Wossit cost, then?Originally published 2003 in Atomic: Maximum Power Computing Last modified 08-Feb-2013.
How much does a computer cost?
That depends on who you ask.
[NOTE: This page is really old! You don't need to e-mail me about how out-of-date it is.]
Ask a typical with-it Atomic reader and you'll get an itemised quote, featuring the latest tweaky motherboard with striped lime-green and International Safety Orange PCB, a processor that's five steps down from the fastest one you can get but has an 83% chance of overclocking to 15% above the fastest one's sticker speed, a couple of sticks of RAM that total as much storage as sixteen thousand C64s, a video card that preferably takes up two slots but must require an auxiliary power cable, a case that weighs about as much as a milk carton and has a factory fitted side panel ant farm, and a smattering of other components chosen on the basis of a democratic survey of the opinions of Tom, Anand, Kyle and Agg. And maybe me, if I'm really lucky.
The price of that little lot is likely to wind up around $AU2000 (in the vicinity of $US1400, as I write this). Assuming you value your time assembling the thing at zero dollars an hour, that is.
(If you'd like to build your own machine but you're klutzy, or just too darn busy, then bear in mind that some computer stores - like my friends at Aus PC Market - will assemble a PC for free, if you buy a whole computer worth of parts from them. Hard to complain about that.)
Now, try asking someone's uncle who reckons he knows a bit about computers, seeing as how he's bought four brand-name boxes since 1983.
He'll nip off to ibm.com.au or dell.com.au or the now-interchangeable hp.com.au and compaq.com.au (or, of course, the local equivalents, if he doesn't live in Australia...), and play with the Build Your Own Box That Your Cheeky Nephew Will Laugh At widget until he's come up with something with most of the CPU power of the abovementioned pile-o-components, almost enough RAM, a fatal flaw somewhere in the graphics subsystem (if he manages to get a fast video adapter, he'll pick a slow-response-time LCD monitor to go with it), and a case that seven out of ten focus group participants agreed looked "serious, yet stylish".
He'll probably pay at least three grand Australian for that, because that's what a decently fast computer used to cost.
Now, try asking a Linux geek. Try to find a mellow yet knowledgeable one - somewhere between the ones who get angry if you don't say it "GNU/Linux", and the fakes who don't even have a beard.
Hi-ho to ebay.com.au you'll go - or auctiontrader.com.au, in case they've got a liquidation batch - in search of a perfectly serviceable used P-II (or, these days, slow P-III) box for a couple of hundred Aussie bucks, at most. You'll probably get a monitor as well, for that money.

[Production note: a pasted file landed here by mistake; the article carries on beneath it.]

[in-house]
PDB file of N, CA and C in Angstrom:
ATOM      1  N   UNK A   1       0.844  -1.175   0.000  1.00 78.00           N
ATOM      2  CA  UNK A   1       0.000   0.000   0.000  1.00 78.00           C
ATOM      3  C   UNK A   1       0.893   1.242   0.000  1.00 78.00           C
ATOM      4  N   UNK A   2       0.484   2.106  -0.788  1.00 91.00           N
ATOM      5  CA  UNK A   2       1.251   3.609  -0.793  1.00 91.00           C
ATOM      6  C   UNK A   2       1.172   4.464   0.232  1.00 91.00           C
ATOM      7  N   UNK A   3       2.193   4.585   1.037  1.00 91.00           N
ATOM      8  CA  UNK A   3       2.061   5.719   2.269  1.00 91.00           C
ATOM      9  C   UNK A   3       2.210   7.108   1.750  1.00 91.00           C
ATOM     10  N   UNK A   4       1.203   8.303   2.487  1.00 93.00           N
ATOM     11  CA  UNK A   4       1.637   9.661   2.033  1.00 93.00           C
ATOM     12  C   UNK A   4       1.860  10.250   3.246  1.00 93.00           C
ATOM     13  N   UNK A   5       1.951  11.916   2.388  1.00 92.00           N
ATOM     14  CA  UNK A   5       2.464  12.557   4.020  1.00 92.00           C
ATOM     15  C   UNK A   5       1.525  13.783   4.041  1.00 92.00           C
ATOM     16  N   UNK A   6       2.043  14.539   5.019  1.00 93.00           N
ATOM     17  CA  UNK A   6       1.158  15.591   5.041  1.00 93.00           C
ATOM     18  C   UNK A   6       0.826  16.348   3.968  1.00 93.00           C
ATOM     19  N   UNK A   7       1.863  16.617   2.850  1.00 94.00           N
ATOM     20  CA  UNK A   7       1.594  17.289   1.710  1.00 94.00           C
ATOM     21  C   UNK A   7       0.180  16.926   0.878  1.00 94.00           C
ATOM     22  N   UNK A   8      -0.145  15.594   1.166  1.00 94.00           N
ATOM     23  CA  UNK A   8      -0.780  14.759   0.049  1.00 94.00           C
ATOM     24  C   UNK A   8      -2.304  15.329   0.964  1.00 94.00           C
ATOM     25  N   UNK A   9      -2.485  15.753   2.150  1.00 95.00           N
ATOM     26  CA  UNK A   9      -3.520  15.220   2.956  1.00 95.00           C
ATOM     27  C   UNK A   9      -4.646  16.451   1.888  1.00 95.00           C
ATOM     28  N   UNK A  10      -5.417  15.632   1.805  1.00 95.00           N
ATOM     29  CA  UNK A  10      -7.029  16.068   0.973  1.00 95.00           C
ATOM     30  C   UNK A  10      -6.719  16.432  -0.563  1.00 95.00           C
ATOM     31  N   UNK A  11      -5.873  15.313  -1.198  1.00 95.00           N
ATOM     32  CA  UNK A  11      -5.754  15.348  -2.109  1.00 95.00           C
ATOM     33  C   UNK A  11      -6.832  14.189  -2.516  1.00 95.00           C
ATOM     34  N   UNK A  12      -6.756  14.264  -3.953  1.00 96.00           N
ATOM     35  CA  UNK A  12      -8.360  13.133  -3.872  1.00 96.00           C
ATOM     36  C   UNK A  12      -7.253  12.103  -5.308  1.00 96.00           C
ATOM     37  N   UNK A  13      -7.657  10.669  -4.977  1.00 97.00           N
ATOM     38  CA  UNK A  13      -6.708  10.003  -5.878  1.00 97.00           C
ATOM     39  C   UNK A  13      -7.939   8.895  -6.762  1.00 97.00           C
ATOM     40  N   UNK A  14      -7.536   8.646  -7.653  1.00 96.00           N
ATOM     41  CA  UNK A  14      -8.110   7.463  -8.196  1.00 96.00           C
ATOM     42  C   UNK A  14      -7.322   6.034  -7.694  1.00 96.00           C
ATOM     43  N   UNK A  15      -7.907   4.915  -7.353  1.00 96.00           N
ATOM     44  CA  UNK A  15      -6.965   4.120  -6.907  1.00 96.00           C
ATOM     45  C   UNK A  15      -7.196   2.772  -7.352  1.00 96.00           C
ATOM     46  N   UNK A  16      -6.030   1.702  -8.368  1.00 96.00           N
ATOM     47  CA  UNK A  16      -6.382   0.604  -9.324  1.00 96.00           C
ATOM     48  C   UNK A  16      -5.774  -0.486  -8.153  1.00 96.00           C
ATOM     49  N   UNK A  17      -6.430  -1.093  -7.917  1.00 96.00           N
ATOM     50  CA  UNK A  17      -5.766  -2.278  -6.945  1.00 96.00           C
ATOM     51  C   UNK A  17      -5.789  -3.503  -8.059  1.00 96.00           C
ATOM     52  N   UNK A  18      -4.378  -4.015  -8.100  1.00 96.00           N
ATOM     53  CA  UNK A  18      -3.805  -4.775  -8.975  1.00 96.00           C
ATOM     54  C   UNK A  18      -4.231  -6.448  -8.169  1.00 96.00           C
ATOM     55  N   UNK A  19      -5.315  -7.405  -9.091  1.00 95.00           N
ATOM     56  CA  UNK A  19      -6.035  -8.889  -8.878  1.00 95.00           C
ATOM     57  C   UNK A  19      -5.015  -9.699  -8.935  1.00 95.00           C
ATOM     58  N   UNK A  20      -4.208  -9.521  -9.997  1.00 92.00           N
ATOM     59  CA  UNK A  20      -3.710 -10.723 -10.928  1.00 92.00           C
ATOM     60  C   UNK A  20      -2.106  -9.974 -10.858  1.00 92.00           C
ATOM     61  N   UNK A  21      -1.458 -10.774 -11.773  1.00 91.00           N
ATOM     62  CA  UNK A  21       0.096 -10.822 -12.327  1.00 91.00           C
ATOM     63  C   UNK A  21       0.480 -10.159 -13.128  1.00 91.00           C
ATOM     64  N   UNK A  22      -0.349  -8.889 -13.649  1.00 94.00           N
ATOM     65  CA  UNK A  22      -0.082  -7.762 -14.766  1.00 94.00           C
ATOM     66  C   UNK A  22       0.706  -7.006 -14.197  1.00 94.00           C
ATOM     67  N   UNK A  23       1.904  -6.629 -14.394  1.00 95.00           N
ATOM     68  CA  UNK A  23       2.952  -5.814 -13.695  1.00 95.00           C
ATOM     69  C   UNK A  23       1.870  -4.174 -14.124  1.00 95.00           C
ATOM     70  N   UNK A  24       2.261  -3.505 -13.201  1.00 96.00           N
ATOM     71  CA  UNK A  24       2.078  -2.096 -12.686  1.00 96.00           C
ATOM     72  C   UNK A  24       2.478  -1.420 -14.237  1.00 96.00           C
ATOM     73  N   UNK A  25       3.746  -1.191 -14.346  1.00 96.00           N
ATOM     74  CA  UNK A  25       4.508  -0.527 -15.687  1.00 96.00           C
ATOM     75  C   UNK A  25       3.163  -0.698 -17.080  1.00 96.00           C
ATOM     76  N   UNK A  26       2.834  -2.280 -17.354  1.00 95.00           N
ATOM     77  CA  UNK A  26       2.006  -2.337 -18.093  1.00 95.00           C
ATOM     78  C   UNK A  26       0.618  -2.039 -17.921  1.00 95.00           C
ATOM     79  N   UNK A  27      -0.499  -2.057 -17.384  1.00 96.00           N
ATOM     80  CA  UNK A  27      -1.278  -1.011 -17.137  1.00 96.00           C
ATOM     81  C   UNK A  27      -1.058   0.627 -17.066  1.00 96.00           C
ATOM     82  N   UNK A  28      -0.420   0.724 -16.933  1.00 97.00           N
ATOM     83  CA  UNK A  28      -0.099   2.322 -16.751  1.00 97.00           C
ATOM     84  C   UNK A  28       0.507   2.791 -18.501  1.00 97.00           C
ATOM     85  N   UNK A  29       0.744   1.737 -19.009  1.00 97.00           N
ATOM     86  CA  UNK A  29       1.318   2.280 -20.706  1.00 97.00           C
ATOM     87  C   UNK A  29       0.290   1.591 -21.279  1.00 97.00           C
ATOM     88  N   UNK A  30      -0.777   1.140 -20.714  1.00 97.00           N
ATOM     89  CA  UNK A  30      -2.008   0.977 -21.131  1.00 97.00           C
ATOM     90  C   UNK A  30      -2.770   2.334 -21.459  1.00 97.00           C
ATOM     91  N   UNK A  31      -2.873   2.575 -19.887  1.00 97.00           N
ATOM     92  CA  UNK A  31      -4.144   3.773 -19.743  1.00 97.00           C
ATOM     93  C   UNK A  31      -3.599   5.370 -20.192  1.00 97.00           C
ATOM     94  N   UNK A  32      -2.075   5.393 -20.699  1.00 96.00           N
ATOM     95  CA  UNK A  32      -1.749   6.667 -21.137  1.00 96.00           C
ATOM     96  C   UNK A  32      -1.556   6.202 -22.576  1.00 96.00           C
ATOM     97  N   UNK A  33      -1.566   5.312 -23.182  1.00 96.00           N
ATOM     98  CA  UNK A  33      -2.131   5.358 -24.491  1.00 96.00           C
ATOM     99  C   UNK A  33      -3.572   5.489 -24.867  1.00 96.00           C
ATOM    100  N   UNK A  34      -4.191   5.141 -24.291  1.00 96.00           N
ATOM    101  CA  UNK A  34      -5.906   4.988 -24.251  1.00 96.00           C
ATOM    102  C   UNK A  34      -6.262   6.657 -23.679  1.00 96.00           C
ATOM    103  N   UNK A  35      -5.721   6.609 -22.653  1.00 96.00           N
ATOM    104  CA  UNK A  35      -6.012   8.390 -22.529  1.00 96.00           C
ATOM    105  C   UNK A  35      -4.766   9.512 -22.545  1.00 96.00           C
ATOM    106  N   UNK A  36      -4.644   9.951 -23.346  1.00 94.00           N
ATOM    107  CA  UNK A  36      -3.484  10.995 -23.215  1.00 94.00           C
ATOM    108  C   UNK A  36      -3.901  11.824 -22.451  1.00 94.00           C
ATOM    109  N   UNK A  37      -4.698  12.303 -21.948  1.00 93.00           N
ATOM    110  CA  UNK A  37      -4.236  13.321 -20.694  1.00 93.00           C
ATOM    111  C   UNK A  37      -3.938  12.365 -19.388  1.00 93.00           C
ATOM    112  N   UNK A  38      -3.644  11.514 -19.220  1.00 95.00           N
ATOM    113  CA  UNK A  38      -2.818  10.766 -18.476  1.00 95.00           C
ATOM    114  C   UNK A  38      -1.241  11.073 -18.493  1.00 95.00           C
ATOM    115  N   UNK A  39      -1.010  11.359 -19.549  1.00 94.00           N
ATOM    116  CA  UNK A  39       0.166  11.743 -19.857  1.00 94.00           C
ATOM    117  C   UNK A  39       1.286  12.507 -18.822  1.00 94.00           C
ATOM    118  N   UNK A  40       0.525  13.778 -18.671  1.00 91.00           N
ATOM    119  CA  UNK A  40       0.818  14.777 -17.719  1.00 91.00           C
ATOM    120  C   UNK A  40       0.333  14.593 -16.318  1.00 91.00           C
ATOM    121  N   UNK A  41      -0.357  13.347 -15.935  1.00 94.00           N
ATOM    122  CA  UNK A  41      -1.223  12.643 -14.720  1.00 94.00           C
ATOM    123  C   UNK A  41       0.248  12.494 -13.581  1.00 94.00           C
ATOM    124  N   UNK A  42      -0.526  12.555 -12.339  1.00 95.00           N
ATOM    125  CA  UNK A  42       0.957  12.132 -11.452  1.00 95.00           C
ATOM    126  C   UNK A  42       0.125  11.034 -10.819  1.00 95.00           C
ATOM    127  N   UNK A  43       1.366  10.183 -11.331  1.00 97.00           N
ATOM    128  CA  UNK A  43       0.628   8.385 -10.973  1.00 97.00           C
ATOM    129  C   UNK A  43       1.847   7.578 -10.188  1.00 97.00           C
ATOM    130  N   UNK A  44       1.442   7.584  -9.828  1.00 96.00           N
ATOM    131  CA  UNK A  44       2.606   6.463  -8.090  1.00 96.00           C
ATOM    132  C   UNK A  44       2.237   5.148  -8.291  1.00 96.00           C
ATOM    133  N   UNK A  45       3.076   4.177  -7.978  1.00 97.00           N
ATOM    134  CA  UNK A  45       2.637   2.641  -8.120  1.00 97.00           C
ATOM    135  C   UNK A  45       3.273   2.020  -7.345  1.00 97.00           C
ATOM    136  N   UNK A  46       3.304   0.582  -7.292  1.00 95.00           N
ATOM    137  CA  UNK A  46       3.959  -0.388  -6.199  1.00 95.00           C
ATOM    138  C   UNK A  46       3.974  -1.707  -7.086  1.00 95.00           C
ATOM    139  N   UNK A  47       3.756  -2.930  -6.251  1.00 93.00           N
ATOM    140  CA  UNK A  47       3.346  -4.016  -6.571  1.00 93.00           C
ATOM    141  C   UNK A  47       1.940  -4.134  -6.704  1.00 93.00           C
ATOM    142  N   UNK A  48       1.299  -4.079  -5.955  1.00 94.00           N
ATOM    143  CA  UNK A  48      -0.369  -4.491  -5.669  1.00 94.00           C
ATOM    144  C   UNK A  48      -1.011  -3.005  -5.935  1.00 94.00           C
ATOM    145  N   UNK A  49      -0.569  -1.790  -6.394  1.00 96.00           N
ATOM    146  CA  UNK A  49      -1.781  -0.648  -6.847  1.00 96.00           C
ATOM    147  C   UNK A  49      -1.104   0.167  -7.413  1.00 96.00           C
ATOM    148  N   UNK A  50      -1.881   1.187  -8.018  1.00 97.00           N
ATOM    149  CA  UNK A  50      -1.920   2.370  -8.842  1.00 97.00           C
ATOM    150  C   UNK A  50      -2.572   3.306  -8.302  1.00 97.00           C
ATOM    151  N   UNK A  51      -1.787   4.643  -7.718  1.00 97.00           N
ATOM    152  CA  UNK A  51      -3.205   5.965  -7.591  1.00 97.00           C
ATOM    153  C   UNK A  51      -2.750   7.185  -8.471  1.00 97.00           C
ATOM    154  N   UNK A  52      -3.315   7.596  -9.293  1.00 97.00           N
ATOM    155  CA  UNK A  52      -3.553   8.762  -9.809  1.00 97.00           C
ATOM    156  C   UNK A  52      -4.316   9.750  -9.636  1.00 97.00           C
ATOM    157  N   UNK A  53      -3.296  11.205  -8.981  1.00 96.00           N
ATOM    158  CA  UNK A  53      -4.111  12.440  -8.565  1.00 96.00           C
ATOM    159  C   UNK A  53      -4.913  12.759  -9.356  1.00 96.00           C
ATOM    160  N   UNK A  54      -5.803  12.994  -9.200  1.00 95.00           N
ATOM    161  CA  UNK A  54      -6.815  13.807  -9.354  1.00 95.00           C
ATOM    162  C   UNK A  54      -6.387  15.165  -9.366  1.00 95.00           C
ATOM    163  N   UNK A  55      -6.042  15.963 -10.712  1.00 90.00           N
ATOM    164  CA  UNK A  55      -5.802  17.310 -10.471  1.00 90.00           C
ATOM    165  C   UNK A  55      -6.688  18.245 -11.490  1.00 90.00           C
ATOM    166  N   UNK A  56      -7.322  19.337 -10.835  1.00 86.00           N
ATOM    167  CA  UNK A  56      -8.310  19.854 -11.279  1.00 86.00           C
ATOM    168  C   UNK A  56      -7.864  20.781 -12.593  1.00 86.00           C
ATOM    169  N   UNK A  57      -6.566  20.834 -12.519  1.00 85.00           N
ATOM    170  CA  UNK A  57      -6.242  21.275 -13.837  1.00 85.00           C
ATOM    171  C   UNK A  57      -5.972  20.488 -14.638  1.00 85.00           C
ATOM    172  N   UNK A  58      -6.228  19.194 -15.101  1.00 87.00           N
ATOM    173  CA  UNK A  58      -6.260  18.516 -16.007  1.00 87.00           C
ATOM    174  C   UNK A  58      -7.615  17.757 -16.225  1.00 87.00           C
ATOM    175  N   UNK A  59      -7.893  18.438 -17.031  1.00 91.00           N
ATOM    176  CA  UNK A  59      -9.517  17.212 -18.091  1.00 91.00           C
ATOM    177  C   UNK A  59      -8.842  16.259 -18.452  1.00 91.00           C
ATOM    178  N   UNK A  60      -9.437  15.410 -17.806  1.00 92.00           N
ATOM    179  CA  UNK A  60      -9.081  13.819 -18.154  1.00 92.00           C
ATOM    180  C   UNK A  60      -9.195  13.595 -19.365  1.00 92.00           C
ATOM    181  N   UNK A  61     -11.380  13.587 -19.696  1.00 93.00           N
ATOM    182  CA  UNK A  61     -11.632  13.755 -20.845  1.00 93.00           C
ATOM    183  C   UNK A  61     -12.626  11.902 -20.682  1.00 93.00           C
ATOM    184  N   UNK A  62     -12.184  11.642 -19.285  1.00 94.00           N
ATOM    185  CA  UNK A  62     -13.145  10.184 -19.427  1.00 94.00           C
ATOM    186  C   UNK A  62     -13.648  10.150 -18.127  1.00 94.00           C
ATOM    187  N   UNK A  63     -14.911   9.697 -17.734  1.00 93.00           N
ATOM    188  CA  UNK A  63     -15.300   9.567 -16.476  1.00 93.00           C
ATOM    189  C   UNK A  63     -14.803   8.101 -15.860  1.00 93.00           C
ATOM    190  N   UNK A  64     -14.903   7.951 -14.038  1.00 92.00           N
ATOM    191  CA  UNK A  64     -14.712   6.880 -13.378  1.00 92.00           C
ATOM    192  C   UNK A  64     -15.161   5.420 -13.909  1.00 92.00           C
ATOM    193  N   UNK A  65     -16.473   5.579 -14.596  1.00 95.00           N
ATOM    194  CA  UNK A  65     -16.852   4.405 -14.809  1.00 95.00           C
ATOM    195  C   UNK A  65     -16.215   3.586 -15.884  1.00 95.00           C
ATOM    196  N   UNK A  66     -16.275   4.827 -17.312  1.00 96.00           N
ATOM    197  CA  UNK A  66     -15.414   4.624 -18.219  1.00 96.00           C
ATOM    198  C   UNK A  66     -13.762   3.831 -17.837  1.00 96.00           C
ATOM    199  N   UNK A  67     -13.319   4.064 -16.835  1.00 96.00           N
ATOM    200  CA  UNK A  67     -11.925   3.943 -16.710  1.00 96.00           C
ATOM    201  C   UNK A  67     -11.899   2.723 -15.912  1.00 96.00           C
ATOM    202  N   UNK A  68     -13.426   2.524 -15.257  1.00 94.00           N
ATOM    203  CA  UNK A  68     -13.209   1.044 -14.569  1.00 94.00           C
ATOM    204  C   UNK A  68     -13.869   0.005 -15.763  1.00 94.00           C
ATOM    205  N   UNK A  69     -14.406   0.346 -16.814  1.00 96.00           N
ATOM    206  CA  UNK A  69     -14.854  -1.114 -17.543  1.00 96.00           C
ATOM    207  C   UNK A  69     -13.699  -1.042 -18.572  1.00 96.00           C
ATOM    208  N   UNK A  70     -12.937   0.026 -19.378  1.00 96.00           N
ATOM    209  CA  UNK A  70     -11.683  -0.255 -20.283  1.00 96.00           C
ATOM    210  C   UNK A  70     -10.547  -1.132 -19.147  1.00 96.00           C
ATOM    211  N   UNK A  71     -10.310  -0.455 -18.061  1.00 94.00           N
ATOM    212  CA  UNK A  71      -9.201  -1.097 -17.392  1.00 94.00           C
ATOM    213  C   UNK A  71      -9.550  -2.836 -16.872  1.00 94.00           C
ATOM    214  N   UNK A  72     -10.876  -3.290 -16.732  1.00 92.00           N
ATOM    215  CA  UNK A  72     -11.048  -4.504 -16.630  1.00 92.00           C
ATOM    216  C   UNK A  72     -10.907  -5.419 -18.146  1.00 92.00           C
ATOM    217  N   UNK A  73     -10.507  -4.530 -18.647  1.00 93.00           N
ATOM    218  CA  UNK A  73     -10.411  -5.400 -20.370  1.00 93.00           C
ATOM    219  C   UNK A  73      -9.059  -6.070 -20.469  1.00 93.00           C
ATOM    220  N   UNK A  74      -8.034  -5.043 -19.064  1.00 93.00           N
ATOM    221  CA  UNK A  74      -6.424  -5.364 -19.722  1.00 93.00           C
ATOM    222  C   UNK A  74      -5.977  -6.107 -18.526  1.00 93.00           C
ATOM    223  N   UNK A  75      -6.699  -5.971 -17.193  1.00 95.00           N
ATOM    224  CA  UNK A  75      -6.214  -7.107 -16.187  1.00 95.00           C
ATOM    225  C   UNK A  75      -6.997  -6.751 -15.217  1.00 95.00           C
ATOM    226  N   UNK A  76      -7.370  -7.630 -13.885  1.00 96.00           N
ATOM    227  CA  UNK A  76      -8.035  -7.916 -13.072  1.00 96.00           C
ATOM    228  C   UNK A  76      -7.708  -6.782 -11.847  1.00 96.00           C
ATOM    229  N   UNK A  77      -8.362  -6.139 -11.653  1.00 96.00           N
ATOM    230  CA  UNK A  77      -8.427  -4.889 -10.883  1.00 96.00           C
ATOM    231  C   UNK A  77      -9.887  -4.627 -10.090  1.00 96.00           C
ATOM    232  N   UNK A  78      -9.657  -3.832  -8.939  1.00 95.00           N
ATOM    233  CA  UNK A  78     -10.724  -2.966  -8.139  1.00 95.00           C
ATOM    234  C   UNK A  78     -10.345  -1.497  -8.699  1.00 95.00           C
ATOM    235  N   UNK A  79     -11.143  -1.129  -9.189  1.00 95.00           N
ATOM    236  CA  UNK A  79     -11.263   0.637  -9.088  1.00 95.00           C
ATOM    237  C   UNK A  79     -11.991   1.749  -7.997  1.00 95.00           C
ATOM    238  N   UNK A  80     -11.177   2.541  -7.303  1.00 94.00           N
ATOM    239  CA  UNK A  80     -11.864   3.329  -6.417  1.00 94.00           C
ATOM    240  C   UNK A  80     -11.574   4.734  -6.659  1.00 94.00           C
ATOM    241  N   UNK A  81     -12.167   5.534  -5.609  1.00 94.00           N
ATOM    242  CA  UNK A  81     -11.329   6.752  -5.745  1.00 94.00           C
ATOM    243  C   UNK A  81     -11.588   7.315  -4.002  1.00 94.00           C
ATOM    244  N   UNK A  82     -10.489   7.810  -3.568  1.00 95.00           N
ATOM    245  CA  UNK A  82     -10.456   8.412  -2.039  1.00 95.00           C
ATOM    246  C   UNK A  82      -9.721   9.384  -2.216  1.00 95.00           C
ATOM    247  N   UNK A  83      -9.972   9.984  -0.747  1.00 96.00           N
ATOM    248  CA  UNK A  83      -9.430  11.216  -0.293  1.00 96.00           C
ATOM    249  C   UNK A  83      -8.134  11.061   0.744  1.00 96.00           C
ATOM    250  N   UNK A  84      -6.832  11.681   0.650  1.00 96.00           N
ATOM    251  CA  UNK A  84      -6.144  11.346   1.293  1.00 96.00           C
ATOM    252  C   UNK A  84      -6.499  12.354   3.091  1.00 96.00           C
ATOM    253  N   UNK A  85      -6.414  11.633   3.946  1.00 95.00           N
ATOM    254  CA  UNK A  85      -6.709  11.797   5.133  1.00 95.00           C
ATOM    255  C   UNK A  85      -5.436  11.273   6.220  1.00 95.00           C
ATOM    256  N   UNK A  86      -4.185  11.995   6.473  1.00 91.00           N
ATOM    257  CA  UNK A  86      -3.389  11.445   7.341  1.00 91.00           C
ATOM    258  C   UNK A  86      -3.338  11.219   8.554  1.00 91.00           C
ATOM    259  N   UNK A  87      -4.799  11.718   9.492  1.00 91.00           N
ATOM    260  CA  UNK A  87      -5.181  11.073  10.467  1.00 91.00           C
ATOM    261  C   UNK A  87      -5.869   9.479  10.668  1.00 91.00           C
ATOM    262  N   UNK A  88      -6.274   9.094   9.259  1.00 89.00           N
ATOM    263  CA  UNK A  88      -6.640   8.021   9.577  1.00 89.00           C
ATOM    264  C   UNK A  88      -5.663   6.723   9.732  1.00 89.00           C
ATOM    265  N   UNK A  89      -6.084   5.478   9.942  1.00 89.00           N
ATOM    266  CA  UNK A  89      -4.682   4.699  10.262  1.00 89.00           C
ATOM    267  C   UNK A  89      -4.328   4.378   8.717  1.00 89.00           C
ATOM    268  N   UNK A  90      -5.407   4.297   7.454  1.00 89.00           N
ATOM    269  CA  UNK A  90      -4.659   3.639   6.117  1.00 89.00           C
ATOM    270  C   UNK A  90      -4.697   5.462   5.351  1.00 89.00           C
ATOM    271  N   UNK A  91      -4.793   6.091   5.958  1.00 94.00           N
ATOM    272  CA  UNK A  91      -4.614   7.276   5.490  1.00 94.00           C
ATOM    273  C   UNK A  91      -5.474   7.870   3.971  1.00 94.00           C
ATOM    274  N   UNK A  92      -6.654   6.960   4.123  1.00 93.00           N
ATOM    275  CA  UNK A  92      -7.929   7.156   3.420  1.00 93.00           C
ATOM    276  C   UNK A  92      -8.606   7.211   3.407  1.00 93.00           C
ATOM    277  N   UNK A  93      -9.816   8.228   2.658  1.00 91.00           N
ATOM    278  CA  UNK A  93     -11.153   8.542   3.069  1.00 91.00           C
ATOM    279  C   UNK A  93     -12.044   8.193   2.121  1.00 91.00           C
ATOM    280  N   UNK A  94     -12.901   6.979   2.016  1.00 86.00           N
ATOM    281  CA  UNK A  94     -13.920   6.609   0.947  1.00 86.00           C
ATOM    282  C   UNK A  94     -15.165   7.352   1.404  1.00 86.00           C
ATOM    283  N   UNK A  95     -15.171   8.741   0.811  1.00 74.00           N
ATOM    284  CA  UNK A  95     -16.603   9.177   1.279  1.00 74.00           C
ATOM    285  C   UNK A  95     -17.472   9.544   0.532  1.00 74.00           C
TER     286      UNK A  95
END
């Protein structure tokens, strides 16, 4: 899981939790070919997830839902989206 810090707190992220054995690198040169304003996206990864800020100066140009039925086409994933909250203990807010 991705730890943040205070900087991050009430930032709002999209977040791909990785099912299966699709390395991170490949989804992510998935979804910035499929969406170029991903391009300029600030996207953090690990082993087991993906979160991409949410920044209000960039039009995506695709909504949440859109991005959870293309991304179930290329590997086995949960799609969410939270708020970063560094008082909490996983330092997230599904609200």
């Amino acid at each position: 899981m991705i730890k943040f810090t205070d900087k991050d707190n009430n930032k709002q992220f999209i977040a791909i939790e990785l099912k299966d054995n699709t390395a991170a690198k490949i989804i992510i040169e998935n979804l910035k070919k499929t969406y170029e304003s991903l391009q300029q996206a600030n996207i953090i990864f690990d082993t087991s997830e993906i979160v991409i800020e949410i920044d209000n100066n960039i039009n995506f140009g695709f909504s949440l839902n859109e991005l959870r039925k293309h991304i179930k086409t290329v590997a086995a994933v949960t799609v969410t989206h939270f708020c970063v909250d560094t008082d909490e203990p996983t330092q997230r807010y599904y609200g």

You're likely to end up with a superannuated business machine with 64Mb RAM, a well-used low capacity hard drive and The Worst Mouse You'll Ever Touch, of course. But for unpretentious users of the Finnish OS, that's A-OK.
Search for used computers on tradingpost.com.au and you'll find a lot of people who need to be told that they're dreamin'. But if you just need a basic box, hit the auction sites and you'll find that the price/performance ratio of unsexy machines two CPU generations behind the cutting edge really can't be beat. Just stay alert for hard drive failures, and clapped-out CPU or PSU fan bearings.
(Oh, yeah - spend another $AU400 on a new hard drive and more RAM than existed in the whole office where your cheapo PC used to live, and an auction site P-II will happily run WinXP. Shh.)
Now, go and ask an corporate PC procurement nebbish. In between soulful stares at the Dilbert cartoons on the walls of his cubicle and tiny facial twitches, he'll spec out a $AU1000 box that'll be on eBay for $AU150 by the year 2007. He'll probably pare the price down by picking a P4 Celeron, a small-ish monitor and the bare minimum RAM needed to run Windows, because nobody ever got fired for making a computer take five minutes to boot.
His advice probably won't help you much, though, because the same box will cost you a quite undeserved $AU1500 if you don't have the buddy deal he has with his Preferred Supplier.
That deal's not worth what he had to do to get it. Trust me.
OK, so what's a computer cost, if you ask me?
Well, I'm not a big fan of brand-name machines. I'll give you all a moment to get over your astonishment about that.
I suppose brand-name boxes can be good for people who reckon they're likely to need a slab of free support, but really, if you Just Want A Computer For Home Stuff And A Bit Of Word Processing and you're not too PC-savvy, be sensible and get a Mac, OK? If you're short of cash, check out the second hand Macs on eBay. Perfectly good CRT iMacs, $AU500 to $AU1000. Quality beige G3s cheaper than old P-IIs. Bewdy.
Back in PC-land, a titchy low-noise microATX-or-smaller box is now a thoroughly sensible choice for a lounge room PC, or for anybody who needs to tote their PC to and from the office or geek gathering regularly. You can throw a good one together for a thousand Aussie bucks, sans monitor.
But, of course, you wouldn't catch me using something the size of a toaster as my everyday PC. God would be angry.
It's full ATX mobo, funky case, bit of an overclock, build it yourself for me. Naturally. And yes, two grand Australian sounds about right.
If you're part of the Australian population segment that regularly sends letters to their Member of Parliament complaining about the law that precludes non-cola soft drinks in this country from being caffeinated, thereby forcing you to attempt to recreate the authentic LAN party Mountain Dew/Bawls experience with water, Fruit Tingles and No-Doz, then I'm presuming you'll be with me on this.